June 18, 2012
From vinyl to cassettes, through to CDs and now to iPods and MP3 players, music has never been more convenient. But does it sound better? In the view of one of high fidelity’s most respected personalities: no.
“Sound quality has gone down for the average user over the last 10 to 15 years,” said Ken Ishiwata, a 30-year veteran of the hifi industry and the godfather of the first CD players to offer sound close in quality to their analogue predecessors.
A key audio engineer at Marantz, he worked at the firm before it was bought by Phillips to bring out the first CD players. Only now, he says, is digital music turning the corner and beginning to sound as good as vinyl did. He says that at the beginning of each cycle of innovation, the audio industry has consistently sacrificed quality for convenience, and then left others to pick up the pieces.
“If you go back to the 1960s or 70s, people just wanted the function—a refrigerator, a washing machine—now people want the lifestyle. So we had great analogue sound, but our industry needs something new every 15-20 years,” he said.
“Back then, they had the cassettes. They were quite popular, but they reached a peak, so they had to come up with something new. Sony and Philips got together and came up with the CD in 1982. All new quality was possible, but we decided to come up with reasonable technology for the price. We designed the specifications so that it could be affordable for $100.”
Ishiwata says only recently have CDs really matched the quality of what they replaced. “Of course, initially all audiophiles rejected CDs. British companies like Linn were laughing, saying, ‘We’re never going to introduce the CD.’” The CDs began a process in which music became, as Ishiwata put it, “more and more part of people’s lifestyle, and so we have to adapt to that.”
Ishiwata is currently the “Master Tuner” for Marantz, which later this year will launch a £900 iPod dock called the Consolette. For many, it’s the first that sounds like a real hifi system, yet comes in a package just the size of a single speaker.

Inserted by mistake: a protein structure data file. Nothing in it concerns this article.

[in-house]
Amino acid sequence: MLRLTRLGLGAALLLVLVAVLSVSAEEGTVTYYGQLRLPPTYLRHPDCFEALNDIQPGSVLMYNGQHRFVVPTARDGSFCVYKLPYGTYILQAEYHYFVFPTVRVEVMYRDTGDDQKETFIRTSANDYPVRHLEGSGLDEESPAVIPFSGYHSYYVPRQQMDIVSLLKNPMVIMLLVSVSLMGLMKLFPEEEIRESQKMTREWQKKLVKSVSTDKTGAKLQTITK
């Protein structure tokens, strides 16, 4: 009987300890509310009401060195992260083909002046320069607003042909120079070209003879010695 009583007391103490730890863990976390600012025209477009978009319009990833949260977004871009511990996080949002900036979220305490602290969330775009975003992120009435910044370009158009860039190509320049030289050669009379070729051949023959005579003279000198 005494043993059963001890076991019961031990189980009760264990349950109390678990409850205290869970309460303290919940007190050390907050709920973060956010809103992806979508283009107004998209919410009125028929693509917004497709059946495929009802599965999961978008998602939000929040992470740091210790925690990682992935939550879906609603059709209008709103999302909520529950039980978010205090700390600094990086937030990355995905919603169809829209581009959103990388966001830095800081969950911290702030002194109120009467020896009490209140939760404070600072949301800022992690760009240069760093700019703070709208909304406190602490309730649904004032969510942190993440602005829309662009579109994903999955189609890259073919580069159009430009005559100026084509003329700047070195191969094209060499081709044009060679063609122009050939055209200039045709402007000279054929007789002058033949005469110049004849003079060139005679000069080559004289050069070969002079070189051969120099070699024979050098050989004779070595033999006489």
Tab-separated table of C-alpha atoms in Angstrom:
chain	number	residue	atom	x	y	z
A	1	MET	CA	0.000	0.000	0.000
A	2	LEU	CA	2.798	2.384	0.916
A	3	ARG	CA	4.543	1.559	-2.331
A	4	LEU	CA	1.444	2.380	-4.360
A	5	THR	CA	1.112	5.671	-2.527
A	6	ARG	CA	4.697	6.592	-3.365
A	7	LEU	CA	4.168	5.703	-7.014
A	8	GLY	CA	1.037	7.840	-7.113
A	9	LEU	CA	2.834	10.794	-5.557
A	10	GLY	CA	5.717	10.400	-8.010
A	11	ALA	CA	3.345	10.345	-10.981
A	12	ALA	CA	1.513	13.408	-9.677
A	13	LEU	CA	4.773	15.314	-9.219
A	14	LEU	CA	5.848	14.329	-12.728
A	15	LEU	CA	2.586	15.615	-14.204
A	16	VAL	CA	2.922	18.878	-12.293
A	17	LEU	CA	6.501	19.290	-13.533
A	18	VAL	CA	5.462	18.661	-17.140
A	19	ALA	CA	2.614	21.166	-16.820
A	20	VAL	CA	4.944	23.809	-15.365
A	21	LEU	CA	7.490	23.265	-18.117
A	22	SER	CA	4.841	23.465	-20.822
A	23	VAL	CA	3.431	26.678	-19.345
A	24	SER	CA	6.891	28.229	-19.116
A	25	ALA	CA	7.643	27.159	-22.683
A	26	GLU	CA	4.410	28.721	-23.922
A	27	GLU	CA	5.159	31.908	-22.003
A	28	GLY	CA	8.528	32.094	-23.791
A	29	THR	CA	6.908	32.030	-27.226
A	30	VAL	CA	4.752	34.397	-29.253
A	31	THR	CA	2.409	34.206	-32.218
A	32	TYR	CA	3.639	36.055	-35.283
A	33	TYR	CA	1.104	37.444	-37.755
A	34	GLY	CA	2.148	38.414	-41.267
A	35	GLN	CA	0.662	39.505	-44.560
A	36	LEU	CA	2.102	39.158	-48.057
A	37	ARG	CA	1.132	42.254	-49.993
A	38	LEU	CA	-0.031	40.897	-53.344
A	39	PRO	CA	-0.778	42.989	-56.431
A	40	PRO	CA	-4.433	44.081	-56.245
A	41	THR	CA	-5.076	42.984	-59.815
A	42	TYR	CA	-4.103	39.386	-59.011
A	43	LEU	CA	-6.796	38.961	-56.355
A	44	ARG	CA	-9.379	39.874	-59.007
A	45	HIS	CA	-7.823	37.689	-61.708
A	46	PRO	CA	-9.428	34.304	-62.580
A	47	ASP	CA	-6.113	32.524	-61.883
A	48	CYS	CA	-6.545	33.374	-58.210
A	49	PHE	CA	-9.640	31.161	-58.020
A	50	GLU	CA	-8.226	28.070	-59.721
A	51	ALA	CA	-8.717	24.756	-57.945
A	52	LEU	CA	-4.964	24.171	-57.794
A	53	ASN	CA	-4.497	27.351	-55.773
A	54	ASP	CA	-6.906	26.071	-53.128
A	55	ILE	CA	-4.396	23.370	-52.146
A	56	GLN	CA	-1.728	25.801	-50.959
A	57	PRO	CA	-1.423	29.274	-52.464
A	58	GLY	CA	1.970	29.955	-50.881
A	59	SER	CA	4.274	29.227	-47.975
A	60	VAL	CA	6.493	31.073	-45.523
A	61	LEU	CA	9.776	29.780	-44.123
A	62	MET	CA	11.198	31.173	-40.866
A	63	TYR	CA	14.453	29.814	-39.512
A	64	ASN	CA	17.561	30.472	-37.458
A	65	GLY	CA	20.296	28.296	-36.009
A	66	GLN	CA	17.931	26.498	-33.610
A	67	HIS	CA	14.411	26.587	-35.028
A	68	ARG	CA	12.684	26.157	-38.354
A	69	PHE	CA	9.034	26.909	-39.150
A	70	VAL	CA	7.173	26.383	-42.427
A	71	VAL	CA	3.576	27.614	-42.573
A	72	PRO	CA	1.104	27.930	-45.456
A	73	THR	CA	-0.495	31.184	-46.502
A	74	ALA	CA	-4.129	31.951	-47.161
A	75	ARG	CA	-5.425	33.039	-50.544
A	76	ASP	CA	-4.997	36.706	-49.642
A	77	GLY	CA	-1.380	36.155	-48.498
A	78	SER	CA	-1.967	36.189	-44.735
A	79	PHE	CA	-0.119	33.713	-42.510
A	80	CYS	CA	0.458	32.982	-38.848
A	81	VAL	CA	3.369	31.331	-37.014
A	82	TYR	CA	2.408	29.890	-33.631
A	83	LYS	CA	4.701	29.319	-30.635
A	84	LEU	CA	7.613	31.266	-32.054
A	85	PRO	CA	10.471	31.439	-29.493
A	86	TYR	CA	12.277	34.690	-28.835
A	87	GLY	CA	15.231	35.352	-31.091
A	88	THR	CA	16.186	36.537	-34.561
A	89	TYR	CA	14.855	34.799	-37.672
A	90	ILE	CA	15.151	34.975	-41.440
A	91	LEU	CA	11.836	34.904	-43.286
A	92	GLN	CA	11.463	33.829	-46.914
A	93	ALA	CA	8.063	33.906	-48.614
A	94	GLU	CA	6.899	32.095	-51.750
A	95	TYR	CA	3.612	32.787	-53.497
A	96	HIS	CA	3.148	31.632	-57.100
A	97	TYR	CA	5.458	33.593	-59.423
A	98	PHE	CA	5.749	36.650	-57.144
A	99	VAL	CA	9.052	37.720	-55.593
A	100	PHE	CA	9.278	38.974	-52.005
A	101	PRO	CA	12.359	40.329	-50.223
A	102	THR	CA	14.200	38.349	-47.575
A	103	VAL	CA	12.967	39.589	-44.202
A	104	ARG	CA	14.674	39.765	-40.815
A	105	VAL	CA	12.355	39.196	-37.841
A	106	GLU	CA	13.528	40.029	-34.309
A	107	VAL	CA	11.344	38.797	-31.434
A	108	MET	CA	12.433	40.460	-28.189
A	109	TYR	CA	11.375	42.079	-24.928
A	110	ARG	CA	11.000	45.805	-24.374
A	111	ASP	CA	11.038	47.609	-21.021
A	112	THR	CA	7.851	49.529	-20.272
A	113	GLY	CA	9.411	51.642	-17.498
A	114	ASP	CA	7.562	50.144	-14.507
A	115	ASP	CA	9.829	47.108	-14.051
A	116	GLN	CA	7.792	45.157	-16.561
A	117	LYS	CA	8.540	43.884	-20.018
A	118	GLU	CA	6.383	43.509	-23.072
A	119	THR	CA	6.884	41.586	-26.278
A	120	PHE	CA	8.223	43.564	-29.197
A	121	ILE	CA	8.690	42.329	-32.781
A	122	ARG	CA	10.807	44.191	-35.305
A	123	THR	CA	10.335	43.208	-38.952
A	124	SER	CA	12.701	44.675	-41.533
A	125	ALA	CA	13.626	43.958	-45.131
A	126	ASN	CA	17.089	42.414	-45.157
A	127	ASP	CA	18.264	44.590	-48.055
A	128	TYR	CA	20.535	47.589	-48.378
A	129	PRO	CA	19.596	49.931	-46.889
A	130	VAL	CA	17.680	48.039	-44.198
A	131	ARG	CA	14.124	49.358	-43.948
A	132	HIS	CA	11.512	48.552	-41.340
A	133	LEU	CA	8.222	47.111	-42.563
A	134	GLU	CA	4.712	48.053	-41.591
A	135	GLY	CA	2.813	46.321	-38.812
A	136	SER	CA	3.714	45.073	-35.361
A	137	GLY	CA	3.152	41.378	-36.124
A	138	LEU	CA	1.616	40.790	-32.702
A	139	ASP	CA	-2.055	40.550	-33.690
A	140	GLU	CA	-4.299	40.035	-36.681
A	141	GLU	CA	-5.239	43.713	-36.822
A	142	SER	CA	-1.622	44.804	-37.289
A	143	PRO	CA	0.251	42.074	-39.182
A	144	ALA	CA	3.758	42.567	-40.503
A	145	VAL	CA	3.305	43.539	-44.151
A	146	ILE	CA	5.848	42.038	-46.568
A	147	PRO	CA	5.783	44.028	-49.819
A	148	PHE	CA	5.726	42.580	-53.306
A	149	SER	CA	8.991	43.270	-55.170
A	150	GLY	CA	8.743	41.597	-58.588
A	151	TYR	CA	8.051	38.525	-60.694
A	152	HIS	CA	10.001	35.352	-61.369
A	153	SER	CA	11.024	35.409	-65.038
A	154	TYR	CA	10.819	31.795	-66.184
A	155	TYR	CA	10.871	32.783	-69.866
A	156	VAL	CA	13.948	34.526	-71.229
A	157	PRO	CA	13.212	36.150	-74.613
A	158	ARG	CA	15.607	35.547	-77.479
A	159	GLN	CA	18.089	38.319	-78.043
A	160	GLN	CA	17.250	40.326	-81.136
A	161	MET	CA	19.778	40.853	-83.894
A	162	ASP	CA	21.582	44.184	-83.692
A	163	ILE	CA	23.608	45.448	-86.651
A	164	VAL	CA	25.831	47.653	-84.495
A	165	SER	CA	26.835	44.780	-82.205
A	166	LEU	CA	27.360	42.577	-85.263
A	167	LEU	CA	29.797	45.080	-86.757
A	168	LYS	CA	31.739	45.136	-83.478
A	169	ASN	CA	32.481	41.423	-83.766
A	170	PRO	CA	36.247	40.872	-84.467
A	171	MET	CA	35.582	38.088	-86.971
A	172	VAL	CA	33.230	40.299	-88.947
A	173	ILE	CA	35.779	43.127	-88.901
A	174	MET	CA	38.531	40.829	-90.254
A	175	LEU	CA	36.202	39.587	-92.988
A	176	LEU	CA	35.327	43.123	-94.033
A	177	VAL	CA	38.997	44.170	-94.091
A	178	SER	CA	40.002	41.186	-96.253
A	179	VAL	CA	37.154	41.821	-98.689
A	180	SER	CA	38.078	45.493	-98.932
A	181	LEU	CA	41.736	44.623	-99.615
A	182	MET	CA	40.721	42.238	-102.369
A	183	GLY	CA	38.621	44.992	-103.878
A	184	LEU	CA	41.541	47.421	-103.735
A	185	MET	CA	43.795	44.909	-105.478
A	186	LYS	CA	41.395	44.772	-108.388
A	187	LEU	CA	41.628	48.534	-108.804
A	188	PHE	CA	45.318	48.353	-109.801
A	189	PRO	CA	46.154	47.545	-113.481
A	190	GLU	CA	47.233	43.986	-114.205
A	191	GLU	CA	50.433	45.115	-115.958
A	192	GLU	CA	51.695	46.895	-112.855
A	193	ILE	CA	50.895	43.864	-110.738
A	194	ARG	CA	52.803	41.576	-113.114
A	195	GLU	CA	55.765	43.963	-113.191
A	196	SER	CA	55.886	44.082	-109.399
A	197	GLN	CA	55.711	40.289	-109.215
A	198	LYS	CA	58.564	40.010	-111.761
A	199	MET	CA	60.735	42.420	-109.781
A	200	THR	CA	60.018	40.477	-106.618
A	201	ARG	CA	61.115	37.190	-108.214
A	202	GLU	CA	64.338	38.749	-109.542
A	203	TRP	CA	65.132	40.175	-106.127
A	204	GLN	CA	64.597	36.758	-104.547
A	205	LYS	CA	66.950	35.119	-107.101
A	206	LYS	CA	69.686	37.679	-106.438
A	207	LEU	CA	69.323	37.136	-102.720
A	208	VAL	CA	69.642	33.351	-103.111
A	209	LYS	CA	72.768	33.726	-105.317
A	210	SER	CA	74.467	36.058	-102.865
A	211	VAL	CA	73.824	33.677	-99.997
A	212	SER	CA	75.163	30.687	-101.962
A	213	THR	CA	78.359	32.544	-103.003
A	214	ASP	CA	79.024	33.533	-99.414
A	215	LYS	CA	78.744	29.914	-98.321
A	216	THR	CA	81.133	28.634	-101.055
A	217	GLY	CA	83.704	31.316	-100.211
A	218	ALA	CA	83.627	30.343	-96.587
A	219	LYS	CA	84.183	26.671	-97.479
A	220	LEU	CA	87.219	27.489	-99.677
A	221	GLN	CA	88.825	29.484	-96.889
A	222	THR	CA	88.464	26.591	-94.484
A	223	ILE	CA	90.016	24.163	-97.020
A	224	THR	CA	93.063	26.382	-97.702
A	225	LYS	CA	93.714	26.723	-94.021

“I think usually engineers do not understand music; but I’m coming from the music side, and then I studied engineering,” the Japanese-born Ishiwata said. “I try to see people’s lifestyle and how they think and feel so I can manipulate sound.”
The trouble with new music formats based on the digital MP3, however, is that initially the way to keep costs down was to compress the file size too much, Ishiwata says. That meant although storage was expensive, more tracks could fit on a single device.
“When the MP3 player first came, the memory was so expensive,” he said. “But now there’s 32GB on your iPod. Today, you don’t need to compress. The majority of the download is still MP3, but actually your recording capacity is big enough to have non-compressed music. And so now a lot of people are using Apple Lossless, and sound quality is beginning to improve again.”
Ishiwata says movie soundtracks are increasingly provided in exquisite quality and often uses “American Beauty” for his own audio demonstrations. Although music streaming services such as Spotify are not exactly studio quality, he said. “They’re not bad, and in five years time I think they’ll be a lot better.”
It’s Apple, however, that still dominates the MP3 market via the iPod and iTunes. “I’m not sure improving sound quality at this moment is a benefit for Apple,” Ishiwata said. “Their product is not sold for the quality; it’s sold for the sexiness and the convenience. They are interested in audio, but they are very business-oriented. For them, it is not the right time yet.”
But Apple is dipping its toe in the water: Mastered for iTunes brings audio files based on studio quality masters, and organizations that shunned CDs—such as Linn—are now launching an ultra-high quality downloads service.
Nonetheless, for now, “most users are using highly compressed MP3s,” Ishiwata said. “It’s unfortunately more convenient. But in the nature of people, they always want something better. It always goes down, hits the bottom. But it’s already coming back up.”
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